Math Made Easy: Problem of the Day 34
For today, I present a number puzzle. It’s kind of like Sudoku, only instead of being restricted to using the numbers 19 in various houses, you have to find the underlying pattern and fill in the numbers that meet the pattern. Can you solve it?
There are lots of ways to solve these. Some by intuition, some by trial and error. A good way to try, is to treat it as a problem of sequences. Let’s start by assigning the upper left corner a variable x. Then we can try to see a relationship between each of the cells to come up with expressions for them. Going across the top row, I see that 7 is 2 bigger than five, and 13 is also 2 bigger than 11. So I’ll use the series 2n+1 to label the top row (which works nicely – for the second cell 2x2+1=5, for the third 2x3+1=7). That series also tells me the very first cell SHOULD be 3 (2x1+1=3). From that, in the first column, and going down, I see that 1 is two less than my predicted 3, and down at the bottom, 7 is also 2 less than 5. So I have a nice arithmetic series going down the first column, too, though it isn’t quite the same as the one along the top row. Let’s see. If I make the first series negative, and then add six to that, I get: (2n+1)+6 = 2n+5. And that works: 2x1+5=3, 2x2+5=1, etc, producing the numbers I both predict for the first cell and see as we go down the column.
But now to tackle the other cells. There’s probably a pattern. The second row looks like the same series as the first row, but one should doubt that’s how the row is found, because it wouldn’t make a nice pattern with all the other rows, so let’s look at another row. Our best hints are in the 5^{th} cell of the 4^{th} row and the 3^{rd} cell of the last row. Both those cells seem to be the product of the first cell in their column and row: 5x13=65 and 7x7 = 49.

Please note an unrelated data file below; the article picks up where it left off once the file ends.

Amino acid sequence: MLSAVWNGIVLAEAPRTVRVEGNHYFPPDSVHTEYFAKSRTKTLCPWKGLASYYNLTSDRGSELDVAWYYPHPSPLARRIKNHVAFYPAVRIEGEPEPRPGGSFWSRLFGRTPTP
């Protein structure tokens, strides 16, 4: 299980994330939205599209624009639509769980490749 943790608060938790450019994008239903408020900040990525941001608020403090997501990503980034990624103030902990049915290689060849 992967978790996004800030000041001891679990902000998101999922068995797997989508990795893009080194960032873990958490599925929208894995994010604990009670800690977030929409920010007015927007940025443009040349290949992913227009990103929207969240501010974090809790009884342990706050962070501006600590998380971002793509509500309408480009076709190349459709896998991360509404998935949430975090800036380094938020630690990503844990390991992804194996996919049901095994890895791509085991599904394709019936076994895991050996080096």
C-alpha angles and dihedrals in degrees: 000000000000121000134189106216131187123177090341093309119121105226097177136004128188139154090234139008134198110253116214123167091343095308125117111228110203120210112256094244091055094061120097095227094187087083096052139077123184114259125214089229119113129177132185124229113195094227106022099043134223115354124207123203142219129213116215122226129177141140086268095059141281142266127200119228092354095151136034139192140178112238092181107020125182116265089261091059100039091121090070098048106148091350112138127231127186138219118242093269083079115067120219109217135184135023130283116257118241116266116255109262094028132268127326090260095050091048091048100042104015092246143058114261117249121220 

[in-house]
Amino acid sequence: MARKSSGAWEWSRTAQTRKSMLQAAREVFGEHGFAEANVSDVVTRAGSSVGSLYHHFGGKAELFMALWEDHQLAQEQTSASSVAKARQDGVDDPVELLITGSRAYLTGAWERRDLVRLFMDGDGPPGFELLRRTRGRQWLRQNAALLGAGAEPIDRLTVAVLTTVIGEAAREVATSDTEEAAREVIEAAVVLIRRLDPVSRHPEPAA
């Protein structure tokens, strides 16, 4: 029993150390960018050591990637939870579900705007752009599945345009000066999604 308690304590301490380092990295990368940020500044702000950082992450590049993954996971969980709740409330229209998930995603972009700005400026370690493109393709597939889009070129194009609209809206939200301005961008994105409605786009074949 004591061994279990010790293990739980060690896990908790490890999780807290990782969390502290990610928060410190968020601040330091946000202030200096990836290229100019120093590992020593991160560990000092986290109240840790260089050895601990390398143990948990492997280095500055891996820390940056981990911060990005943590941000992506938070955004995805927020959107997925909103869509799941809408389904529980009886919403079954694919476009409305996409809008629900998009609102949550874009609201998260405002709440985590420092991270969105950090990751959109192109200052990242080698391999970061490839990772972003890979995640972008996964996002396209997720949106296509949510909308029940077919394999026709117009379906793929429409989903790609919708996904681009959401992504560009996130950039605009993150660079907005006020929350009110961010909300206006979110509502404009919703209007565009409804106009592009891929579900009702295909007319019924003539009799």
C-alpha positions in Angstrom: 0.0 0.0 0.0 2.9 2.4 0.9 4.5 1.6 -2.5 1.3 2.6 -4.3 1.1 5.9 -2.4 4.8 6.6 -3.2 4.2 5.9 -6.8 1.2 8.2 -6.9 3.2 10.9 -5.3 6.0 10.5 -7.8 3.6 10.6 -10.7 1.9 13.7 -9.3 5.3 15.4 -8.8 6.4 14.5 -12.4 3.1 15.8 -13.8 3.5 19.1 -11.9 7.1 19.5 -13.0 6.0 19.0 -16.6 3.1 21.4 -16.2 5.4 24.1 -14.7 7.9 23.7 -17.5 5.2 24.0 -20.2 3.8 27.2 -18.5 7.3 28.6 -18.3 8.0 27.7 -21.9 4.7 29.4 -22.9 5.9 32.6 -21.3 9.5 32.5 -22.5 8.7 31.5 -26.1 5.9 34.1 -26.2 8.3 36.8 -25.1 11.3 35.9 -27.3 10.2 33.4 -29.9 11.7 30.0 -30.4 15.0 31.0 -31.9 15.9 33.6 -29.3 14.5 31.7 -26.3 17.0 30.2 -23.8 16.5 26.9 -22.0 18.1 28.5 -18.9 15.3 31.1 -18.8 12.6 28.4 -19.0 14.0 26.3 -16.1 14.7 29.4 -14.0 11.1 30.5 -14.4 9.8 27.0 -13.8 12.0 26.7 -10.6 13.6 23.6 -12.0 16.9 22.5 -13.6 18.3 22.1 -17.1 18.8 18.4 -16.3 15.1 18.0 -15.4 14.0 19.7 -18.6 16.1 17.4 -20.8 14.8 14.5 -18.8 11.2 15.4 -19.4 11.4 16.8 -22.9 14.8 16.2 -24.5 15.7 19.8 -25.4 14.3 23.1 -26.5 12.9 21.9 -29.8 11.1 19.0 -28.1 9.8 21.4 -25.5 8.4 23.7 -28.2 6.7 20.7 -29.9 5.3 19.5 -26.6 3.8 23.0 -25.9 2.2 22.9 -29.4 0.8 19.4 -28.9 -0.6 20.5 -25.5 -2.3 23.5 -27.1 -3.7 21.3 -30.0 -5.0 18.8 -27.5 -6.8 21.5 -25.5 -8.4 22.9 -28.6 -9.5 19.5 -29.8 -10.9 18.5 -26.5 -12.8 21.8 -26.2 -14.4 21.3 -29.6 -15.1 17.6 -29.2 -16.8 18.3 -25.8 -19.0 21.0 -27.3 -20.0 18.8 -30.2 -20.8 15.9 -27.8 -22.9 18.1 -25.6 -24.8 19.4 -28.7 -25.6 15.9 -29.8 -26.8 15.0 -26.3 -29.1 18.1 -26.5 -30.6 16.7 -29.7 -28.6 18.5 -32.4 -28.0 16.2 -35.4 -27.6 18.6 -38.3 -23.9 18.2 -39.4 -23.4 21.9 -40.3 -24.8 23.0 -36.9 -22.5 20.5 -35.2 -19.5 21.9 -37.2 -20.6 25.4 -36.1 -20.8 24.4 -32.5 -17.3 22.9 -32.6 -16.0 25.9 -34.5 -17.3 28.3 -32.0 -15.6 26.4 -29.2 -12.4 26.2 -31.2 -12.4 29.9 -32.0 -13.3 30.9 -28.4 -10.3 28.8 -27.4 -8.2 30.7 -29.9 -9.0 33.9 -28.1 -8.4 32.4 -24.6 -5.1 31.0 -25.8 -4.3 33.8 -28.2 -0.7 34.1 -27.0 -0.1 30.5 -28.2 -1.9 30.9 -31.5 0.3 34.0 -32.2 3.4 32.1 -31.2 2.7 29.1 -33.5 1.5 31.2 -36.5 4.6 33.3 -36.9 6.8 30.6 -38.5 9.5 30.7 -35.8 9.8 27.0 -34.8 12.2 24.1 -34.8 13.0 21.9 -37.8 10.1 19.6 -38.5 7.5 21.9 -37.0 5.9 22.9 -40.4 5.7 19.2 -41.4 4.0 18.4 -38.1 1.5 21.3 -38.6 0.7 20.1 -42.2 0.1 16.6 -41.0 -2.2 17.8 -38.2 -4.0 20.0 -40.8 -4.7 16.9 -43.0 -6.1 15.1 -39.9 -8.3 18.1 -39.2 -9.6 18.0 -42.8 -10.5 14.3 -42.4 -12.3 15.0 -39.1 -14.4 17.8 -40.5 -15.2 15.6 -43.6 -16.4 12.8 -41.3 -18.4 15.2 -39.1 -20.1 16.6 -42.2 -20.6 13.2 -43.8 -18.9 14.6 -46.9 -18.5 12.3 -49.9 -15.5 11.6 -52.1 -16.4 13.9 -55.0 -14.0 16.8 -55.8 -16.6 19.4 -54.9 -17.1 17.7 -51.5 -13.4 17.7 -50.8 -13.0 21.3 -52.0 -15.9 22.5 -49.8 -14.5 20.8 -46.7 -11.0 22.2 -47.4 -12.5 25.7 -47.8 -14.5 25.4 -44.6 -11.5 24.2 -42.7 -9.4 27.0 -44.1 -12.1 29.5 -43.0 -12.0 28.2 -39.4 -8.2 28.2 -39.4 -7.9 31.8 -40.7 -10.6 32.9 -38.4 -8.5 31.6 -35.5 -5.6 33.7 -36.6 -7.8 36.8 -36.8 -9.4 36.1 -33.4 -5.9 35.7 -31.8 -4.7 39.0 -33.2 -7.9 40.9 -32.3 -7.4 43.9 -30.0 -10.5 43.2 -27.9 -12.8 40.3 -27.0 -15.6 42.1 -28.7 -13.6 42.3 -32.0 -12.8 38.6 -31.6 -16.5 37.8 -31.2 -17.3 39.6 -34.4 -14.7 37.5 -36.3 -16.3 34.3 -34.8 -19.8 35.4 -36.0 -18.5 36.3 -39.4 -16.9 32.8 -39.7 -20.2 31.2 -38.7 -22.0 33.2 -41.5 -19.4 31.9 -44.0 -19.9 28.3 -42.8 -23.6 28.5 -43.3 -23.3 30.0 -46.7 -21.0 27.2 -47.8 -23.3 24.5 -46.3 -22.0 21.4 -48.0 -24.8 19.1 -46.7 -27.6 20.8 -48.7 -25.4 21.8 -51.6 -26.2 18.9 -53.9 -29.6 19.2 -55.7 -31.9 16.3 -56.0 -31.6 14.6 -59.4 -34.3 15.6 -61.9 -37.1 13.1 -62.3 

Now I’m going to fill out a table using expressions I derive from the rules I’ve found, and here are the three rules I’ve determined for this puzzle:
1) For the first row, I start with the variable x, and each succeeding x is defined by the series 2n+1. For x=3, this results in x, x+2, x+4, etc.
2) For the first column, I start with the variable x, and each succeeding is defined by the series 2n+5. I realize that, when x=3, this results in x, x2, x4, etc.
3) All the remaining cells are the results of the products of the first cell of their respective columns and rows, resulting in expressions (x+2)(x2), (x+4)(x2), etc.
And here’s the resulting table:
I also could have just made a table using the rules with the series I found. The only difference are in rules one and two. It’s not quite as obvious for filling in, which is why I converted to the expressions I proposed for the first table. It would look like this:
I then plug in the numbers I know and calculate the remaining ones using the expressions I found, checking my work as I go to make sure I’m correct. And it turns out, that worked! It’s not the only way to solve these. The main point of these types of puzzles, as with most puzzles, is to have fun while working your brain. I hope you enjoyed it!